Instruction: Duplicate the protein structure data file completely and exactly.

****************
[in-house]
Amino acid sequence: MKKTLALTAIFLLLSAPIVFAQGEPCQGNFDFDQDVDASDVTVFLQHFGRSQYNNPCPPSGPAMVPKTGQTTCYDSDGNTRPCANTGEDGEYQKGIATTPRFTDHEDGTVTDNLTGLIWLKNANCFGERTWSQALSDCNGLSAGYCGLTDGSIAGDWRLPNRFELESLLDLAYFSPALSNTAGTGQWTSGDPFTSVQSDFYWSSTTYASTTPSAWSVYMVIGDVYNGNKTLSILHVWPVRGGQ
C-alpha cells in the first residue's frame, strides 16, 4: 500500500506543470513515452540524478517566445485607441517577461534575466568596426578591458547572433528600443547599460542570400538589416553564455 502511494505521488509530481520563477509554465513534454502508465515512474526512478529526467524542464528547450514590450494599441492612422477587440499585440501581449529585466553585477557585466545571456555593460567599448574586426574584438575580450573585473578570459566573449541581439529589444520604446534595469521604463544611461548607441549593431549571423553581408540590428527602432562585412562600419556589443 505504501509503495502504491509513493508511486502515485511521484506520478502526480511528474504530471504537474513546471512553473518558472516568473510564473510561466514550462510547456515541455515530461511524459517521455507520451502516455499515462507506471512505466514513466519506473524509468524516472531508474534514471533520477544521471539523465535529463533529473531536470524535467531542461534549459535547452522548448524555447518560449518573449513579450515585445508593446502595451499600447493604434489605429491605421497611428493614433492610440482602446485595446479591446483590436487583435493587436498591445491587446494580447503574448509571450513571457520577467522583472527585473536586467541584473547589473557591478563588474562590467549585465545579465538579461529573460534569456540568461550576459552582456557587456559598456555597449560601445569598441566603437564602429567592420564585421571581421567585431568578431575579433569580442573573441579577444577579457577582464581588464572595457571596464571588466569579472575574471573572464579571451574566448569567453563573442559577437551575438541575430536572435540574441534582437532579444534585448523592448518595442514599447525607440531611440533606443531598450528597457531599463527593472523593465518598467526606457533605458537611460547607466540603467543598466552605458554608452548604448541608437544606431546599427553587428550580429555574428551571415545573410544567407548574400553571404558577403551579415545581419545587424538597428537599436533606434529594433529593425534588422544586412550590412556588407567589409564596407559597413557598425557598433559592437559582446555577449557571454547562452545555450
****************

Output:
[in-house]
Amino acid sequence: MKKTLALTAIFLLLSAPIVFAQGEPCQGNFDFDQDVDASDVTVFLQHFGRSQYNNPCPPSGPAMVPKTGQTTCYDSDGNTRPCANTGEDGEYQKGIATTPRFTDHEDGTVTDNLTGLIWLKNANCFGERTWSQALSDCNGLSAGYCGLTDGSIAGDWRLPNRFELESLLDLAYFSPALSNTAGTGQWTSGDPFTSVQSDFYWSSTTYASTTPSAWSVYMVIGDVYNGNKTLSILHVWPVRGGQ
C-alpha cells in the first residue's frame, strides 16, 4: 500500500506543470513515452540524478517566445485607441517577461534575466568596426578591458547572433528600443547599460542570400538589416553564455 502511494505521488509530481520563477509554465513534454502508465515512474526512478529526467524542464528547450514590450494599441492612422477587440499585440501581449529585466553585477557585466545571456555593460567599448574586426574584438575580450573585473578570459566573449541581439529589444520604446534595469521604463544611461548607441549593431549571423553581408540590428527602432562585412562600419556589443 505504501509503495502504491509513493508511486502515485511521484506520478502526480511528474504530471504537474513546471512553473518558472516568473510564473510561466514550462510547456515541455515530461511524459517521455507520451502516455499515462507506471512505466514513466519506473524509468524516472531508474534514471533520477544521471539523465535529463533529473531536470524535467531542461534549459535547452522548448524555447518560449518573449513579450515585445508593446502595451499600447493604434489605429491605421497611428493614433492610440482602446485595446479591446483590436487583435493587436498591445491587446494580447503574448509571450513571457520577467522583472527585473536586467541584473547589473557591478563588474562590467549585465545579465538579461529573460534569456540568461550576459552582456557587456559598456555597449560601445569598441566603437564602429567592420564585421571581421567585431568578431575579433569580442573573441579577444577579457577582464581588464572595457571596464571588466569579472575574471573572464579571451574566448569567453563573442559577437551575438541575430536572435540574441534582437532579444534585448523592448518595442514599447525607440531611440533606443531598450528597457531599463527593472523593465518598467526606457533605458537611460547607466540603467543598466552605458554608452548604448541608437544606431546599427553587428550580429555574428551571415545573410544567407548574400553571404558577403551579415545581419545587424538597428537599436533606434529594433529593425534588422544586412550590412556588407567589409564596407559597413557598425557598433559592437559582446555577449557571454547562452545555450